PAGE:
- Subject index
Philosophy is vital to the study of education, and a sound knowledge of different philosophical perspectives leads to a deeper engagement with the choices and commitments you make within your educational practice. This introductory text provides a core understanding of often difficult philosophical concepts. By introducing key thinkers in the context of wider themes and frameworks, it creates meaningful connections between theories and links them to different aspects of, and perspectives on, education. Accessibly written, Education and Philosophy carefully analyses the common assumptions and conflicted history of education, provoking questioning about its nature and purposes. Thinking critically about education in this way will give students on undergraduate Education Studies degrees, initial teacher education and Masters-level courses a fuller command of their own role and practice.
Chapter 10: Critique, Emancipation and Education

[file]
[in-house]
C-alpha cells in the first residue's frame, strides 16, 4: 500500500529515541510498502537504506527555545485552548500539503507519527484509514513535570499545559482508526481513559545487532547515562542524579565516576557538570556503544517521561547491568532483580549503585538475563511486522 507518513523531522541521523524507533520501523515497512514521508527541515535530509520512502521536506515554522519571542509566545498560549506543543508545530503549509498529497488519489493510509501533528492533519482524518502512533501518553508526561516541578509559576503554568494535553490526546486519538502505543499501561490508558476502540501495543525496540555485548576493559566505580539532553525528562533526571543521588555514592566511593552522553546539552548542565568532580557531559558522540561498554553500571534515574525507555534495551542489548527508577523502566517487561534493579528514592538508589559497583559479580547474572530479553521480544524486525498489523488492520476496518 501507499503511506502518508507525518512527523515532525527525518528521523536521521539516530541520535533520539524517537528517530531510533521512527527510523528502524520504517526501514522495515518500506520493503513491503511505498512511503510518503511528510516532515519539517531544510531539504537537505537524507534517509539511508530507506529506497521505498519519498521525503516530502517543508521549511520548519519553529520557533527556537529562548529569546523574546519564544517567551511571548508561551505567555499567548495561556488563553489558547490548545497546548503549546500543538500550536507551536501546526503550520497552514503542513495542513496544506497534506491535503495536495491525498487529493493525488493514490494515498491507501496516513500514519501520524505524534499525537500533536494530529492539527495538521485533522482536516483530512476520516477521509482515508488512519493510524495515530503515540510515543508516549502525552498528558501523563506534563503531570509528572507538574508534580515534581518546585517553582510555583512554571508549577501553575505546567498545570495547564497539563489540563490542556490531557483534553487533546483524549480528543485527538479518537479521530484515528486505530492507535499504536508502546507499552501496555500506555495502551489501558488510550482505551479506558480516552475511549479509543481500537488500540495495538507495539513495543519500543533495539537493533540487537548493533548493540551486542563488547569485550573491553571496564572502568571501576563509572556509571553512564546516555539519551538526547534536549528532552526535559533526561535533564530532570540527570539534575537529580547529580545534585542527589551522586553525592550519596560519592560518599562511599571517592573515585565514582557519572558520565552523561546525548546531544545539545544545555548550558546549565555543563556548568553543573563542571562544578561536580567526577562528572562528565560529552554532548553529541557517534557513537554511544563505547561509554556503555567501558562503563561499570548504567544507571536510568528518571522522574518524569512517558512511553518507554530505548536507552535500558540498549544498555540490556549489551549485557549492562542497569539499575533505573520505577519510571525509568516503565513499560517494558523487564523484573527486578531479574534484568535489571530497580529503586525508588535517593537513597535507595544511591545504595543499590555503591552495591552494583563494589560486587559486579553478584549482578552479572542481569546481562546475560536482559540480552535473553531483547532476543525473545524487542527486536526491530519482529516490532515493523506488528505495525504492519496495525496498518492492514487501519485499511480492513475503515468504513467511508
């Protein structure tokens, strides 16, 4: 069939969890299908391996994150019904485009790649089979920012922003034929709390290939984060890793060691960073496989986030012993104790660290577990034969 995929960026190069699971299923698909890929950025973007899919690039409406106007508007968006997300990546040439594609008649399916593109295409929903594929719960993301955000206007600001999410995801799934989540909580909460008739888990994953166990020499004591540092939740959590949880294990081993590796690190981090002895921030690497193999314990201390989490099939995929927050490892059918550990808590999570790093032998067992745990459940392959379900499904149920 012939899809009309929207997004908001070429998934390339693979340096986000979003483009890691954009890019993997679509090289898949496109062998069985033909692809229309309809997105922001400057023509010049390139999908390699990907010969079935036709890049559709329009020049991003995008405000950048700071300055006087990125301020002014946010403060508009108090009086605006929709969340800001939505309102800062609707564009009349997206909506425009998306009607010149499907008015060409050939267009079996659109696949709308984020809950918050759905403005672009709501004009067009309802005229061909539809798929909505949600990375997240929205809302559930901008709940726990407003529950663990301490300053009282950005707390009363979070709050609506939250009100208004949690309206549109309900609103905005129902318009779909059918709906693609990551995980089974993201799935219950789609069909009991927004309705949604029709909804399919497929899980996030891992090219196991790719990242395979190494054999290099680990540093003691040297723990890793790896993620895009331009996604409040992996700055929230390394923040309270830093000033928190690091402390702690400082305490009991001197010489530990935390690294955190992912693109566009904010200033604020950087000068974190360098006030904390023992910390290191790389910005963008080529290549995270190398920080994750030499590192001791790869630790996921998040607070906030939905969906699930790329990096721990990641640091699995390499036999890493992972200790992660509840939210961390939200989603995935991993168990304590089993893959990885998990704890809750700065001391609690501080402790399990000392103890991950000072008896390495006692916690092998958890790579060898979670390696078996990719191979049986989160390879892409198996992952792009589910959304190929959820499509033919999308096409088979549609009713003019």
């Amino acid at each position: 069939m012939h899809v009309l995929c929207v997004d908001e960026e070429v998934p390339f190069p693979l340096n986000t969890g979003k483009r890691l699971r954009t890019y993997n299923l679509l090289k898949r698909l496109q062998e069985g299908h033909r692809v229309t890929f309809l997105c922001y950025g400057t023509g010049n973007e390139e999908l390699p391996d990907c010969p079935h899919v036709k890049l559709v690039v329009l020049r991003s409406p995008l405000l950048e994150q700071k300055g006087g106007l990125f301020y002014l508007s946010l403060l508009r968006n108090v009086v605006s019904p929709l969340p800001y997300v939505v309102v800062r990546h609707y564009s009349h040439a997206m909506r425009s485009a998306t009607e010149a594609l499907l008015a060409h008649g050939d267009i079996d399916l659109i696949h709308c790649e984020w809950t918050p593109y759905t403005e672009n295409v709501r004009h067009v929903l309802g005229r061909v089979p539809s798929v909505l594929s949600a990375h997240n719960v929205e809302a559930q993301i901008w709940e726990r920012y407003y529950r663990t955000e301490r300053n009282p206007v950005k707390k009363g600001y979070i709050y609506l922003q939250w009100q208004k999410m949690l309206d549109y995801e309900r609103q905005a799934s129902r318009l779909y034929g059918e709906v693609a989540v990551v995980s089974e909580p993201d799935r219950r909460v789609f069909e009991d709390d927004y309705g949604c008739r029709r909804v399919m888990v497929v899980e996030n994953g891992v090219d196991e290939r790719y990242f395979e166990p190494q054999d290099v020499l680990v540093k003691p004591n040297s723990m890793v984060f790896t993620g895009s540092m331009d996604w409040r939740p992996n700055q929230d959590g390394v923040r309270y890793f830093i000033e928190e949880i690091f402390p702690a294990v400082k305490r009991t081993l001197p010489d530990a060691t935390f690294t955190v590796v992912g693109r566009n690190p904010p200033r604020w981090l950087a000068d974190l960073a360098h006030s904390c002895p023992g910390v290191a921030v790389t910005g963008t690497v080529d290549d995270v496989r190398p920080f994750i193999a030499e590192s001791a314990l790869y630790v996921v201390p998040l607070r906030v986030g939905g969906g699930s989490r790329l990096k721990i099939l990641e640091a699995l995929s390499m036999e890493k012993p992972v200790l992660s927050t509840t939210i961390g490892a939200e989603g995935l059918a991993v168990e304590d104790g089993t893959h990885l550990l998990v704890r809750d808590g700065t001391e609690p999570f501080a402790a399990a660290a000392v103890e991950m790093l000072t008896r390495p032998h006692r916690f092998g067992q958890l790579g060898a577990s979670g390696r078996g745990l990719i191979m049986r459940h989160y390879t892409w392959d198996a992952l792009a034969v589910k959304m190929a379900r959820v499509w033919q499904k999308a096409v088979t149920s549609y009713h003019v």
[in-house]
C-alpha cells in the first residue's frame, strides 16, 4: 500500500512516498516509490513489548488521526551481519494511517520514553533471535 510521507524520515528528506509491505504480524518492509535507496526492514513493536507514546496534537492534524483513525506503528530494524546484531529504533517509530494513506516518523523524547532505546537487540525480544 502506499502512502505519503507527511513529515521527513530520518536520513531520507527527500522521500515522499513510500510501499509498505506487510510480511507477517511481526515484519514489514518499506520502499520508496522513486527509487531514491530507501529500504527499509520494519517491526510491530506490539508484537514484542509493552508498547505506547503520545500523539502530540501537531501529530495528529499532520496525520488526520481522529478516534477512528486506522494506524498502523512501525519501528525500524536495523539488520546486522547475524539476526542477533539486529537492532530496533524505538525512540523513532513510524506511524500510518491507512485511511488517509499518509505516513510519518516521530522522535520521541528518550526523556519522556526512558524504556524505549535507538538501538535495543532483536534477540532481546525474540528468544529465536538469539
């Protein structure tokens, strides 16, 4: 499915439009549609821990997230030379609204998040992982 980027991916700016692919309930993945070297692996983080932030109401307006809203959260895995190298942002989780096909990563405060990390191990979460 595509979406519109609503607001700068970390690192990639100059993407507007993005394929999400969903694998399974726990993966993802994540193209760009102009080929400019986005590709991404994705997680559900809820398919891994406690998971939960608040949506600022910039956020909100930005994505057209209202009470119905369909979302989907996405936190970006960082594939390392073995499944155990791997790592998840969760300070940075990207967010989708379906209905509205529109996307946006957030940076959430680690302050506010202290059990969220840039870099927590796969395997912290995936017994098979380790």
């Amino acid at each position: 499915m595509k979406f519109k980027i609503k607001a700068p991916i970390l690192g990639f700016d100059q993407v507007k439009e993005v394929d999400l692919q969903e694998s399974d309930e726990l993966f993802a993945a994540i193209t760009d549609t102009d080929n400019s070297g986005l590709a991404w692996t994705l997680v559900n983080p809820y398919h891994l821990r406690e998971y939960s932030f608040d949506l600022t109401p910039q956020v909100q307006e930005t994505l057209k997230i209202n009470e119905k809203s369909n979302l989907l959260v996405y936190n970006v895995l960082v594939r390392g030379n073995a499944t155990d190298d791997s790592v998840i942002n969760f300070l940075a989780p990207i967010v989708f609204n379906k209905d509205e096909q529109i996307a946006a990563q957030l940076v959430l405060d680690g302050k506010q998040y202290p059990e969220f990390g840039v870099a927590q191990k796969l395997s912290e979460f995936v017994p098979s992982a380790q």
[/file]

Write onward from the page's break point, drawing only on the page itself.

Critique, Emancipation and Education
What is critique?
As a concept and practice, the importance of critique is insisted on in higher education, where criticality is taken to be a defining requirement of academic life. It remains, nonetheless, a rather puzzling and less than straightforward business. Scarcely any university course will fail to assert that it values the development of critical thinking as a key aim. The student who embarks upon a course in a university humanities or social sciences department will find that course rubrics and module assessment criteria will exhort them to think and read critically, tutors will comment on the critical competence of their work and they will be encouraged to see their performance as a student of culture and ...